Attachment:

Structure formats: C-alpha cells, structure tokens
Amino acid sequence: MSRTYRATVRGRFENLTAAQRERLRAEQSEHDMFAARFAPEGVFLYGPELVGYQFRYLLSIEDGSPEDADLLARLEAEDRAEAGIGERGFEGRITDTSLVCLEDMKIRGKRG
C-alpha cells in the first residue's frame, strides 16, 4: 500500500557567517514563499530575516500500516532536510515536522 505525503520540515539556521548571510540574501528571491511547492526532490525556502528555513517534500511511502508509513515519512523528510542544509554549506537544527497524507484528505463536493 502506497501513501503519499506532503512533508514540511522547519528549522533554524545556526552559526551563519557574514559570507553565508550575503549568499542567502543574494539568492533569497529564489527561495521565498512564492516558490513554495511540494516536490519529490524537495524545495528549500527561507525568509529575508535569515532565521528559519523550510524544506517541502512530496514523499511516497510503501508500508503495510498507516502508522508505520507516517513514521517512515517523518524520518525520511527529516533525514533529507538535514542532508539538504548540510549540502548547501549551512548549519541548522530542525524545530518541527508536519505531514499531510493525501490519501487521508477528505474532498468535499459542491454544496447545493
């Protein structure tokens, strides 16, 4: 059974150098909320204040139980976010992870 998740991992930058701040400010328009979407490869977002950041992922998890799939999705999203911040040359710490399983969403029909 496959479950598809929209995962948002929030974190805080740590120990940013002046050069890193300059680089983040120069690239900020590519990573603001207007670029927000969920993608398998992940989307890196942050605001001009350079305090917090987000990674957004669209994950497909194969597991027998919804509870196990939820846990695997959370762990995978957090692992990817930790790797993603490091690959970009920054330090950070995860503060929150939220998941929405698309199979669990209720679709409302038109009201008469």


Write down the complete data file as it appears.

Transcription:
Structure formats: C-alpha cells, structure tokens
Amino acid sequence: MSRTYRATVRGRFENLTAAQRERLRAEQSEHDMFAARFAPEGVFLYGPELVGYQFRYLLSIEDGSPEDADLLARLEAEDRAEAGIGERGFEGRITDTSLVCLEDMKIRGKRG
C-alpha cells in the first residue's frame, strides 16, 4: 500500500557567517514563499530575516500500516532536510515536522 505525503520540515539556521548571510540574501528571491511547492526532490525556502528555513517534500511511502508509513515519512523528510542544509554549506537544527497524507484528505463536493 502506497501513501503519499506532503512533508514540511522547519528549522533554524545556526552559526551563519557574514559570507553565508550575503549568499542567502543574494539568492533569497529564489527561495521565498512564492516558490513554495511540494516536490519529490524537495524545495528549500527561507525568509529575508535569515532565521528559519523550510524544506517541502512530496514523499511516497510503501508500508503495510498507516502508522508505520507516517513514521517512515517523518524520518525520511527529516533525514533529507538535514542532508539538504548540510549540502548547501549551512548549519541548522530542525524545530518541527508536519505531514499531510493525501490519501487521508477528505474532498468535499459542491454544496447545493
């Protein structure tokens, strides 16, 4: 059974150098909320204040139980976010992870 998740991992930058701040400010328009979407490869977002950041992922998890799939999705999203911040040359710490399983969403029909 496959479950598809929209995962948002929030974190805080740590120990940013002046050069890193300059680089983040120069690239900020590519990573603001207007670029927000969920993608398998992940989307890196942050605001001009350079305090917090987000990674957004669209994950497909194969597991027998919804509870196990939820846990695997959370762990995978957090692992990817930790790797993603490091690959970009920054330090950070995860503060929150939220998941929405698309199979669990209720679709409302038109009201008469």